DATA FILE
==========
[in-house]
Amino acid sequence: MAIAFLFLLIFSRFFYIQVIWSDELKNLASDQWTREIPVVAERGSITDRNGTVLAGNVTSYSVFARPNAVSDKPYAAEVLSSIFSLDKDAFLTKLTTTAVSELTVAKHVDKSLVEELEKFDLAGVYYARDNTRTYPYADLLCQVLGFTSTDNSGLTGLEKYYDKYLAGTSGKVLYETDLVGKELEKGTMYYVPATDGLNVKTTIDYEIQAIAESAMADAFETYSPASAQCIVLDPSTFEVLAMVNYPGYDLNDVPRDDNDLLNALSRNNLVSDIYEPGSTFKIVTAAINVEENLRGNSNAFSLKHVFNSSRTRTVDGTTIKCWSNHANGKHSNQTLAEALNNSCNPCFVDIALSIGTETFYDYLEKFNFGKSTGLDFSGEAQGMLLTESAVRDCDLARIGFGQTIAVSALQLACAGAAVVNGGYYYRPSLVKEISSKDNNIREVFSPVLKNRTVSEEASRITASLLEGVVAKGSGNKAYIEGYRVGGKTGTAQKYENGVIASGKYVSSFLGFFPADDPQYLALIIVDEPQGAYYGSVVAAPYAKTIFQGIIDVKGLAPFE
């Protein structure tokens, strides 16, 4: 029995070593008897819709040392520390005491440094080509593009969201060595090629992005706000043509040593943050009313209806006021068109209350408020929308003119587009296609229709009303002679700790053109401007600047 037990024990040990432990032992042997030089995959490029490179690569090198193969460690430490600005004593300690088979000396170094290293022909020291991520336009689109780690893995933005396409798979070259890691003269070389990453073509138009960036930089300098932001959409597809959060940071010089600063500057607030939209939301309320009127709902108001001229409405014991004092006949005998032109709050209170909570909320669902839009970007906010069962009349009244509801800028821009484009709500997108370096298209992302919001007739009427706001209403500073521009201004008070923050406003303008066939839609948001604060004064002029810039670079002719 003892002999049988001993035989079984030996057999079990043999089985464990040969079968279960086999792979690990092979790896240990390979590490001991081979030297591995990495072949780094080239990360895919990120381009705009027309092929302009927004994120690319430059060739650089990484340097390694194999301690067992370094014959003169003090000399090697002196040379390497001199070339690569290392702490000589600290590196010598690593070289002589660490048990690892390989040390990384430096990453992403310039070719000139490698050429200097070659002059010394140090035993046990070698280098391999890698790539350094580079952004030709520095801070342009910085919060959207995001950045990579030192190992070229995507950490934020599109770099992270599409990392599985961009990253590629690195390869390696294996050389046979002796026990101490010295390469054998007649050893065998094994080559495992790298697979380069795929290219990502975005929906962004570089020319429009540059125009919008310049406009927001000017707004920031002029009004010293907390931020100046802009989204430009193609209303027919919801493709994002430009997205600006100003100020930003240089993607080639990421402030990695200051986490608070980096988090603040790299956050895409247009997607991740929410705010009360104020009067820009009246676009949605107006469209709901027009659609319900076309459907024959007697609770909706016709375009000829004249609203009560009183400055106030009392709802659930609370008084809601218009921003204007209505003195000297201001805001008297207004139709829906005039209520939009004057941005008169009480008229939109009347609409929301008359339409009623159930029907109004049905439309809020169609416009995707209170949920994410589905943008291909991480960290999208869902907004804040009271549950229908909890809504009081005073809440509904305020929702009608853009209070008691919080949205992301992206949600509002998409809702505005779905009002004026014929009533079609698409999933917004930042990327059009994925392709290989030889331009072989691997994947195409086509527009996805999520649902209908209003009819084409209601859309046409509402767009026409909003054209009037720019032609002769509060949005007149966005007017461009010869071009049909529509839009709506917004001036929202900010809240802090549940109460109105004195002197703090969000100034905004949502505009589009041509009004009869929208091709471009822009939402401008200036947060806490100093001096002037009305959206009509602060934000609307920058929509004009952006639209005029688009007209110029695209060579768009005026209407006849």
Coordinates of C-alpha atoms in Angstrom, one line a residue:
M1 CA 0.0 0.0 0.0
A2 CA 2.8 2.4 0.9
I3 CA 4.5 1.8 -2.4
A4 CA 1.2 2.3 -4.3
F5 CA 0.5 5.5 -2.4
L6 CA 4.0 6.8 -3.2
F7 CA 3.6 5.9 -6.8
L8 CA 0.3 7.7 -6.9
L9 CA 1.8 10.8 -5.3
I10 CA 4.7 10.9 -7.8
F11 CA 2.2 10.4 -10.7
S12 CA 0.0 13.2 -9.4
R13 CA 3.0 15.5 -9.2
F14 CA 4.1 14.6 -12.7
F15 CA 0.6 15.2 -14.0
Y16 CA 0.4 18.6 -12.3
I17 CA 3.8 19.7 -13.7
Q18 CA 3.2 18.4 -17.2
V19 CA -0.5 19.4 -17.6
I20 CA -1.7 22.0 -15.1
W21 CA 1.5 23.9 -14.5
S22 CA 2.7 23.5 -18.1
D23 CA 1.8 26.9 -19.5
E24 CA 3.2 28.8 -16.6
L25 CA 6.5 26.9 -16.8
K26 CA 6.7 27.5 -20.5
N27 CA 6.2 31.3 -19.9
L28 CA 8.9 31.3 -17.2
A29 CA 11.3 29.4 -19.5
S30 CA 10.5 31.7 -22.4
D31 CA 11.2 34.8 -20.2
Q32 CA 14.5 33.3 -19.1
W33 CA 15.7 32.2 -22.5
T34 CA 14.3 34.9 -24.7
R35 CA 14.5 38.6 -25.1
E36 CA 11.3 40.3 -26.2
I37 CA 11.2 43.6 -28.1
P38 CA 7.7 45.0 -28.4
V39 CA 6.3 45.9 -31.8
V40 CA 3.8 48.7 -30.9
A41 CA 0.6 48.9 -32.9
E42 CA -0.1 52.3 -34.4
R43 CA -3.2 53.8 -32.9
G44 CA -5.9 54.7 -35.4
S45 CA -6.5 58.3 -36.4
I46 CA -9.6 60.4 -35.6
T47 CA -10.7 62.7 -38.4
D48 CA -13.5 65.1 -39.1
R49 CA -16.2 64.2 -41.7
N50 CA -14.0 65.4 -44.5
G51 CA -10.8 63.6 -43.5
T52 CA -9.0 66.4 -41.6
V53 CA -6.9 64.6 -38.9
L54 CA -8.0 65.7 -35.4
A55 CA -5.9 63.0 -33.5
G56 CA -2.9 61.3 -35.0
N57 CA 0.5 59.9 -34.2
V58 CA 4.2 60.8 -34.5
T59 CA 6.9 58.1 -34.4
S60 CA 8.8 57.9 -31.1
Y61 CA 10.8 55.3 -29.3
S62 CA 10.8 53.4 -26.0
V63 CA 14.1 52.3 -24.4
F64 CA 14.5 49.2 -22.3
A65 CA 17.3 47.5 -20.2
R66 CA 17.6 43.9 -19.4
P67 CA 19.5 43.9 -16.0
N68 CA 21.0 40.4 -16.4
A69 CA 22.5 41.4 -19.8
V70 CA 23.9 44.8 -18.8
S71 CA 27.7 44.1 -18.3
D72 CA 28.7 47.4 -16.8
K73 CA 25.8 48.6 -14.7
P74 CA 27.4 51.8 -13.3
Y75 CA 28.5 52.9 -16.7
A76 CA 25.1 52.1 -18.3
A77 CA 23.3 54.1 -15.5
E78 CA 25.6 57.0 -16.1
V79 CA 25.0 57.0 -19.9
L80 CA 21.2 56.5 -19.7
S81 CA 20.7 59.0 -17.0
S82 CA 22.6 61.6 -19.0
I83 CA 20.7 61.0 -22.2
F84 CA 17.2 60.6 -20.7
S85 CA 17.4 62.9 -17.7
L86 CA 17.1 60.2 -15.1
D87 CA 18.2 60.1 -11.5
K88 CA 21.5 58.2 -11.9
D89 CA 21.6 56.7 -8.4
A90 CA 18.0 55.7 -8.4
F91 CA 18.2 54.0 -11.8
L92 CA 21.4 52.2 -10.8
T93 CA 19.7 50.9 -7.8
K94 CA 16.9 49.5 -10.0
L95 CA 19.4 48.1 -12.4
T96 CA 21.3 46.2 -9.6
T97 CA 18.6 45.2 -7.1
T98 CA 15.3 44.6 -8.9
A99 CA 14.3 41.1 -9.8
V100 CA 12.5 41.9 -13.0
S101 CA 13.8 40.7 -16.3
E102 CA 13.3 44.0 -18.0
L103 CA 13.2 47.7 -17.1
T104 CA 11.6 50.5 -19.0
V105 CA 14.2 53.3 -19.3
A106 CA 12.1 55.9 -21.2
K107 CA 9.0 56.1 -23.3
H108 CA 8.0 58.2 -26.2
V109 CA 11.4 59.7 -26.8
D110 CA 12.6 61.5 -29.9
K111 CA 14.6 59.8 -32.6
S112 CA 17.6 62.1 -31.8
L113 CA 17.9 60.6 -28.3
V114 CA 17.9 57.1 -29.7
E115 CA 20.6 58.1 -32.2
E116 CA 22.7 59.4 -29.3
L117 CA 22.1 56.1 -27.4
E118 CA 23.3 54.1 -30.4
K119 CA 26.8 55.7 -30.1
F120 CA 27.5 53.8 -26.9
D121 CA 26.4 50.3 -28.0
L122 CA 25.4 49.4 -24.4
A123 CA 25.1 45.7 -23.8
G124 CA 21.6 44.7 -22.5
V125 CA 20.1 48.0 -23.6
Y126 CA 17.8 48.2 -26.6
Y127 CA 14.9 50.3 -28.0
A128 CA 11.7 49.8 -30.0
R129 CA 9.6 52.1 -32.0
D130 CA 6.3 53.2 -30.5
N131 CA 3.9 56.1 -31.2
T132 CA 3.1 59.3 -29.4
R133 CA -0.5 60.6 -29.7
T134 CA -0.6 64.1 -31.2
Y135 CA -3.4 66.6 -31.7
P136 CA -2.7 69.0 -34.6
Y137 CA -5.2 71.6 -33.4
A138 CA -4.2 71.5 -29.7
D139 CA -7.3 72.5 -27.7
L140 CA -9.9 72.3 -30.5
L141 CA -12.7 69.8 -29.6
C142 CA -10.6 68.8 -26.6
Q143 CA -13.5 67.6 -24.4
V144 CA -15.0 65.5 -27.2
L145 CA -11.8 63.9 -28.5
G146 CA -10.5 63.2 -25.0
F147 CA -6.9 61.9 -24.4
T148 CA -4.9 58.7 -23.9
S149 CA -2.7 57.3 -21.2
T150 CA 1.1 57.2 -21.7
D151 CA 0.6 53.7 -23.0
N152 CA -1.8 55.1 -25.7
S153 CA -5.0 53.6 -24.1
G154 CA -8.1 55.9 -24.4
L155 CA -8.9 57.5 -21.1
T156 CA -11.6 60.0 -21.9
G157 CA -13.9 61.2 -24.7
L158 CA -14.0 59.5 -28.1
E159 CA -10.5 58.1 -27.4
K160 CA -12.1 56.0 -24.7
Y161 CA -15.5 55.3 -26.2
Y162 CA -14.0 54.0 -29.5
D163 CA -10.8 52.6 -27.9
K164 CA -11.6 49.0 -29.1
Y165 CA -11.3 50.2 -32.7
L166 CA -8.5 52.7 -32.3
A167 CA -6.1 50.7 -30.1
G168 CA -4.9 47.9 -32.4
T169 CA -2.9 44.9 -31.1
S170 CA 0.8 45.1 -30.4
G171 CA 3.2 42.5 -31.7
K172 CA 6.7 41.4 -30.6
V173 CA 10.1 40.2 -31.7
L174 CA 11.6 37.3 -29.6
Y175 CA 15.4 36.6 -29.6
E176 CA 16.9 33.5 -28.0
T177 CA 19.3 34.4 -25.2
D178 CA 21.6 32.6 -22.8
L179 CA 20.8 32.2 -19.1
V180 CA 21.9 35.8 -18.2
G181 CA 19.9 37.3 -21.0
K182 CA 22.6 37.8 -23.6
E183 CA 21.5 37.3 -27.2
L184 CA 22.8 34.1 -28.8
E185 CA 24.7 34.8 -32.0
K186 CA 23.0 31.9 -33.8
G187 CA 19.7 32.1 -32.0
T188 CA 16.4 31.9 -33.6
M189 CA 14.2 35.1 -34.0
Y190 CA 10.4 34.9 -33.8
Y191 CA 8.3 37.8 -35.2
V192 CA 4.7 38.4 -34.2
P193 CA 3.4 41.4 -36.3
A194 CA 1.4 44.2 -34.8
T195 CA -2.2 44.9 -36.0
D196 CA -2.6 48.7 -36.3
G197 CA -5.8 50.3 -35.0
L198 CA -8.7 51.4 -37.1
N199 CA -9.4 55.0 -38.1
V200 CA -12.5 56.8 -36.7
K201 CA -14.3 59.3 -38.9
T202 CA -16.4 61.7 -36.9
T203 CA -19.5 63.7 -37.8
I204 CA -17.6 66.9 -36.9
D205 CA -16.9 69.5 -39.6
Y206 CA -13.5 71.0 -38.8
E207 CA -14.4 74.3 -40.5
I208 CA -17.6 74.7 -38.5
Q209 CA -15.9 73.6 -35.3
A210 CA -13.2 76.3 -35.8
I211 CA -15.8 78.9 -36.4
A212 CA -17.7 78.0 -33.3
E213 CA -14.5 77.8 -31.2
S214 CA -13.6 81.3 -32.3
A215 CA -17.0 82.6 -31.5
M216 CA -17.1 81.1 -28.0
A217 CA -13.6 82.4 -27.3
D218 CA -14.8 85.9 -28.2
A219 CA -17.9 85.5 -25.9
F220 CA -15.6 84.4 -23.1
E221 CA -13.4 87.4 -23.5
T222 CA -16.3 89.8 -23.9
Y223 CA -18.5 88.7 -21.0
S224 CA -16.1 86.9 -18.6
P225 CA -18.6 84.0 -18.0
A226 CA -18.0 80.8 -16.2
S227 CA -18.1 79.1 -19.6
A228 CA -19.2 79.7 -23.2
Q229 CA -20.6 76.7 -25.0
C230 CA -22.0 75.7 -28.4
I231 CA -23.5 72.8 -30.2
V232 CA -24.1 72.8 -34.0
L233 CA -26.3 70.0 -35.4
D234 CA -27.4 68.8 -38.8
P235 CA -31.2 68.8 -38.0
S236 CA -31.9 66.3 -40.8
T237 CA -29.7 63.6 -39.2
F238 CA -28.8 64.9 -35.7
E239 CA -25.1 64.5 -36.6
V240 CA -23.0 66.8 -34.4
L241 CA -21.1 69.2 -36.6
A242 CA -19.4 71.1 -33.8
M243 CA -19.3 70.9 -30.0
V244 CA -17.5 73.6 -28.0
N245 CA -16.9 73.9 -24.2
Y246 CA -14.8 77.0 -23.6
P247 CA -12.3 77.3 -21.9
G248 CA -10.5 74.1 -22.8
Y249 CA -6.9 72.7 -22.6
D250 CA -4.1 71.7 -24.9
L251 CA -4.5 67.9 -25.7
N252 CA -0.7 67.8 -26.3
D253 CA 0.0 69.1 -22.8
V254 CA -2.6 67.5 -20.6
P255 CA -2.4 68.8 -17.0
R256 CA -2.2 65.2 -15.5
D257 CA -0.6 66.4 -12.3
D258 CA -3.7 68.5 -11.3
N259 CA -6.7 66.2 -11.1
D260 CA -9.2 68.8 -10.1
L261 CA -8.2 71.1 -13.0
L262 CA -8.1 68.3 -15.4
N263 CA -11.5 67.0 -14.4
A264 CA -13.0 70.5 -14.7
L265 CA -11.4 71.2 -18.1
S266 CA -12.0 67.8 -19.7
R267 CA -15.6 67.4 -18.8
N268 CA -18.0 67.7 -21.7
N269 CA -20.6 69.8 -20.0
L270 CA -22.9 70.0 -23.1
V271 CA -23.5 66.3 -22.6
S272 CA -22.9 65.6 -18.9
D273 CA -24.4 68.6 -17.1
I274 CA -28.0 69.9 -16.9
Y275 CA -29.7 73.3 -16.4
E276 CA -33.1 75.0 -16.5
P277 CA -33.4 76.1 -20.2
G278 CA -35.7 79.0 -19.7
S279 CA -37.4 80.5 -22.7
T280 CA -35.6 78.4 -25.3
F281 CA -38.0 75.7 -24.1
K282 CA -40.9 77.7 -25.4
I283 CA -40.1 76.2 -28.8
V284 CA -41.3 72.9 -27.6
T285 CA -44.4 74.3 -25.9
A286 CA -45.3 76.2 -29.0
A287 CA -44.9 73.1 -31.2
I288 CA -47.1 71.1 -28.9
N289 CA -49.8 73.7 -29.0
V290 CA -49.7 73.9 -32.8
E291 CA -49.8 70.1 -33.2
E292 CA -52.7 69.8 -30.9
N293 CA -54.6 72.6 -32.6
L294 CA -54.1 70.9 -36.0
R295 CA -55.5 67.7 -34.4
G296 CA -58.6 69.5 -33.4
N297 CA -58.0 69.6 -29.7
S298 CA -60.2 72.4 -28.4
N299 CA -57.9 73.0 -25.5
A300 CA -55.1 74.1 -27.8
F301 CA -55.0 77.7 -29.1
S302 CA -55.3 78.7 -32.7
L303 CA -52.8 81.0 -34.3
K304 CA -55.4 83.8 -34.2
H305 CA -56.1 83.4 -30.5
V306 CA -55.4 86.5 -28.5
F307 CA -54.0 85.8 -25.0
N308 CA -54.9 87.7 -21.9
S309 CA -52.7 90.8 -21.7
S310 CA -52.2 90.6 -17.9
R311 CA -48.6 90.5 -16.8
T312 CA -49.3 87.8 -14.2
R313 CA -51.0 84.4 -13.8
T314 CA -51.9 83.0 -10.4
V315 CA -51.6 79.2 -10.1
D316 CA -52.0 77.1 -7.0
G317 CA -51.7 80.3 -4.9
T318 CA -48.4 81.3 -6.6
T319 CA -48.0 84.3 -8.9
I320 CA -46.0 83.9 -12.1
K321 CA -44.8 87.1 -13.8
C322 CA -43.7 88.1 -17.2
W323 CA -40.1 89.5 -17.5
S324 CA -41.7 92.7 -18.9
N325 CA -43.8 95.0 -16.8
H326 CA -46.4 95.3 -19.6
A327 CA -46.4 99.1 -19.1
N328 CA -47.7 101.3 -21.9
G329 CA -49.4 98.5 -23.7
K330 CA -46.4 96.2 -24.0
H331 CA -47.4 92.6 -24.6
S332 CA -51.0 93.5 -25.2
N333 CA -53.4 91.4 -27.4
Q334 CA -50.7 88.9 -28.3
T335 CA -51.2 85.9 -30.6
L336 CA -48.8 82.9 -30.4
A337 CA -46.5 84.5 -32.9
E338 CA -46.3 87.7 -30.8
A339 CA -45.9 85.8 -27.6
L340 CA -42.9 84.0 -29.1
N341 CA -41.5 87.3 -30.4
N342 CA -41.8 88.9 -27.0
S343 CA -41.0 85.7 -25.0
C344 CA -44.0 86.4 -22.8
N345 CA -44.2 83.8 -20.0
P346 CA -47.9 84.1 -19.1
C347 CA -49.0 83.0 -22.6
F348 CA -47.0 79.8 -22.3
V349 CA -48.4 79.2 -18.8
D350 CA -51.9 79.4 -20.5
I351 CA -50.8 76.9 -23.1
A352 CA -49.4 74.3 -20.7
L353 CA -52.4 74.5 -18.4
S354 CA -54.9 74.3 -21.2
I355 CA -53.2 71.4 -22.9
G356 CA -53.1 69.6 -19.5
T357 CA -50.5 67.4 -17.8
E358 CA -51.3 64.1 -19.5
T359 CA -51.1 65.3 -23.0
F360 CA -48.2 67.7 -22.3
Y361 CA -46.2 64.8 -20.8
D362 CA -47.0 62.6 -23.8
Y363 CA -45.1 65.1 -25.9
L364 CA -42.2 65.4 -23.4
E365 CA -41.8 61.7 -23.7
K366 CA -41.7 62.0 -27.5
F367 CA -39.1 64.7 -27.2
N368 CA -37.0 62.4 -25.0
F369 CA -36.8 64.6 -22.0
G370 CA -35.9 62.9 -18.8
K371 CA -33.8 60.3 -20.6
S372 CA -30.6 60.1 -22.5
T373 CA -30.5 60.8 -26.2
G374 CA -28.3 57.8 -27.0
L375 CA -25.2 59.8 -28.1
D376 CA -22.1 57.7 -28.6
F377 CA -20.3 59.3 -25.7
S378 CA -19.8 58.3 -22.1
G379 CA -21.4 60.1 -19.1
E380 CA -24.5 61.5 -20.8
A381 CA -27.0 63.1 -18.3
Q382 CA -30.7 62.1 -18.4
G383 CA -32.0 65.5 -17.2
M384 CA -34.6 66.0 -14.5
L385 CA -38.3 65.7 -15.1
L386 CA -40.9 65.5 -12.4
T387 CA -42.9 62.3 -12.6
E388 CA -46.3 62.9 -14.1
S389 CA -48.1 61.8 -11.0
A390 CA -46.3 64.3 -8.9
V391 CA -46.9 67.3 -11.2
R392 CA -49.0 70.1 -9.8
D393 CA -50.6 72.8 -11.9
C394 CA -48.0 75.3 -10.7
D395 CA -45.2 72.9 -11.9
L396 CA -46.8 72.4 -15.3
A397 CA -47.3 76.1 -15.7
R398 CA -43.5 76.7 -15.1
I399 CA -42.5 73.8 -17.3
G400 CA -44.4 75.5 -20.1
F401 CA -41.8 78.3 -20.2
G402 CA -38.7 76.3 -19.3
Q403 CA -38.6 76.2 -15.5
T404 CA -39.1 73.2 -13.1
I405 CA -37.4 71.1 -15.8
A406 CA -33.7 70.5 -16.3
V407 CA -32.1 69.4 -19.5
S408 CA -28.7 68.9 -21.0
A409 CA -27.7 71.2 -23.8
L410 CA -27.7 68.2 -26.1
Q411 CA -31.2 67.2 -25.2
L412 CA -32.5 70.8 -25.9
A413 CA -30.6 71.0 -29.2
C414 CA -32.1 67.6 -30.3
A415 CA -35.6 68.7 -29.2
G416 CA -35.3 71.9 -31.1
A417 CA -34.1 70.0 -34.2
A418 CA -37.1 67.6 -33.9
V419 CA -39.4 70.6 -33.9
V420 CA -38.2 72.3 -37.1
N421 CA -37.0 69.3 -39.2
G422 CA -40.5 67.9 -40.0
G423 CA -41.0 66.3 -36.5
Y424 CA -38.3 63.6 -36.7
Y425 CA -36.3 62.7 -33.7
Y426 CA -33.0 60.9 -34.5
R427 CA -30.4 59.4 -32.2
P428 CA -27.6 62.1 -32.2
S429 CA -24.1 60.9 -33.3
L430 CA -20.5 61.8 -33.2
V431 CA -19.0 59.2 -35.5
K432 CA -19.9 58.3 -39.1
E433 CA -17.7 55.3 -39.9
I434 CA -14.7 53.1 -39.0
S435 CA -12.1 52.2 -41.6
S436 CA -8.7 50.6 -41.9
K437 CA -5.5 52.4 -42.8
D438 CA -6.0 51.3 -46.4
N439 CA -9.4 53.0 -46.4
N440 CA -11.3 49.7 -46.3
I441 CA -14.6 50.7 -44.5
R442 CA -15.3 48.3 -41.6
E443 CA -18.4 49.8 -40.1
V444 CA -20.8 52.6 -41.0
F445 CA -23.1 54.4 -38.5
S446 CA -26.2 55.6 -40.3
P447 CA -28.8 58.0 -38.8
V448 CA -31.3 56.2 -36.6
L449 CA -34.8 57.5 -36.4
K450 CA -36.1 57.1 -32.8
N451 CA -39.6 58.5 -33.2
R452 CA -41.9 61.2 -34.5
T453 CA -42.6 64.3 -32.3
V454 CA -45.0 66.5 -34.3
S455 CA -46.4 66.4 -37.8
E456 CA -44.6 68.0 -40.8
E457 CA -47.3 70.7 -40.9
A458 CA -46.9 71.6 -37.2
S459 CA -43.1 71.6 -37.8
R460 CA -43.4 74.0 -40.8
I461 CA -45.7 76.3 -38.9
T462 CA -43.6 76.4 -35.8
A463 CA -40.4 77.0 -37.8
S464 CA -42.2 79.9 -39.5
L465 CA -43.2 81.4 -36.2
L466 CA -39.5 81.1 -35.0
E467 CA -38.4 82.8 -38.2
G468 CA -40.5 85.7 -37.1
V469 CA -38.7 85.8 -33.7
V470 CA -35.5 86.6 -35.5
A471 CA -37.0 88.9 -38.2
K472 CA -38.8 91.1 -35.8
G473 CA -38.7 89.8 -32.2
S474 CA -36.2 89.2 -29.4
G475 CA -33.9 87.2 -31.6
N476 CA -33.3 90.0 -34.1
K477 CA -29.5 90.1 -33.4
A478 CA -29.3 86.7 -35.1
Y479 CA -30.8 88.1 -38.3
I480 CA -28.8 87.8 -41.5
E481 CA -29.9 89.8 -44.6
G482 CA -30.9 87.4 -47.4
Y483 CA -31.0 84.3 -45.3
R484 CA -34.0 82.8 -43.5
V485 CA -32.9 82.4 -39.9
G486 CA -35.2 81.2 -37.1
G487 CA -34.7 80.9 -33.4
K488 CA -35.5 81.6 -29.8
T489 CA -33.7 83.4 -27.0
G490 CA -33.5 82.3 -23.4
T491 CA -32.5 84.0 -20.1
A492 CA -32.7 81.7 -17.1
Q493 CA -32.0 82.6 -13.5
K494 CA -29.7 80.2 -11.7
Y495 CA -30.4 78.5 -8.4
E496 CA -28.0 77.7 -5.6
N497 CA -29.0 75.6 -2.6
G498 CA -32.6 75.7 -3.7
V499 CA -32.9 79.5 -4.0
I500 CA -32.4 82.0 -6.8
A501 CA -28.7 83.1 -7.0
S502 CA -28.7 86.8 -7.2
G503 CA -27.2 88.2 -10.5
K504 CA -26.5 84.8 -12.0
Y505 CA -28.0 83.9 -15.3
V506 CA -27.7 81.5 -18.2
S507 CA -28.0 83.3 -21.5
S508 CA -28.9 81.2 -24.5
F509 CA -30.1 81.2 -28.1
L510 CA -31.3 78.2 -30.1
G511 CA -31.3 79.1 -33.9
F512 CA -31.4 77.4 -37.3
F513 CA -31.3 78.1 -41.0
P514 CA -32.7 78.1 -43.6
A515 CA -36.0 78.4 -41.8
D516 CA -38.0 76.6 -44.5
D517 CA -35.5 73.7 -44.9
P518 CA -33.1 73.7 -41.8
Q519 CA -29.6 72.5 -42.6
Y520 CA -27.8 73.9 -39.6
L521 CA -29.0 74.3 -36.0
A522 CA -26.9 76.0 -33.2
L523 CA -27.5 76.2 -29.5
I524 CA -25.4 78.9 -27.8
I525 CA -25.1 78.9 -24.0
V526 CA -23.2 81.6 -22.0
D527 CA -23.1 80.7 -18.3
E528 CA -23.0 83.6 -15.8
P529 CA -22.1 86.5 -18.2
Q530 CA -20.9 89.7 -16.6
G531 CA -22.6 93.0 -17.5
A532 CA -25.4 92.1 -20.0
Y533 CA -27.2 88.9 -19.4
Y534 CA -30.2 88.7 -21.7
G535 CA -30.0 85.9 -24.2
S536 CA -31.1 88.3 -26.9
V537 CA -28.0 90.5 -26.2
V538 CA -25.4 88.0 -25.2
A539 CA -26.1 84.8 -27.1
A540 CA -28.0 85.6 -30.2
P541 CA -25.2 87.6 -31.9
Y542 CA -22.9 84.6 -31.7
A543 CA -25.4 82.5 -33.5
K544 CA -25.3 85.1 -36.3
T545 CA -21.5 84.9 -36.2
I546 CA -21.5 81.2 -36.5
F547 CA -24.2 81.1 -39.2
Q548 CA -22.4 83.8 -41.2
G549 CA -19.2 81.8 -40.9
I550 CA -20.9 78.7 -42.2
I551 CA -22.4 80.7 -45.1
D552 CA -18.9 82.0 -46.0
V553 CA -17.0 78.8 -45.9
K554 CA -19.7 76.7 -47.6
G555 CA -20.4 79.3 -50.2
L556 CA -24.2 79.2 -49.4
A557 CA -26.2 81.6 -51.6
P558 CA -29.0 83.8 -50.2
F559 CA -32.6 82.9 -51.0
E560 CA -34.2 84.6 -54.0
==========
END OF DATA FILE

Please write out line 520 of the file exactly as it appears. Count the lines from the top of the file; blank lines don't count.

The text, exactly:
D516 CA -38.0 76.6 -44.5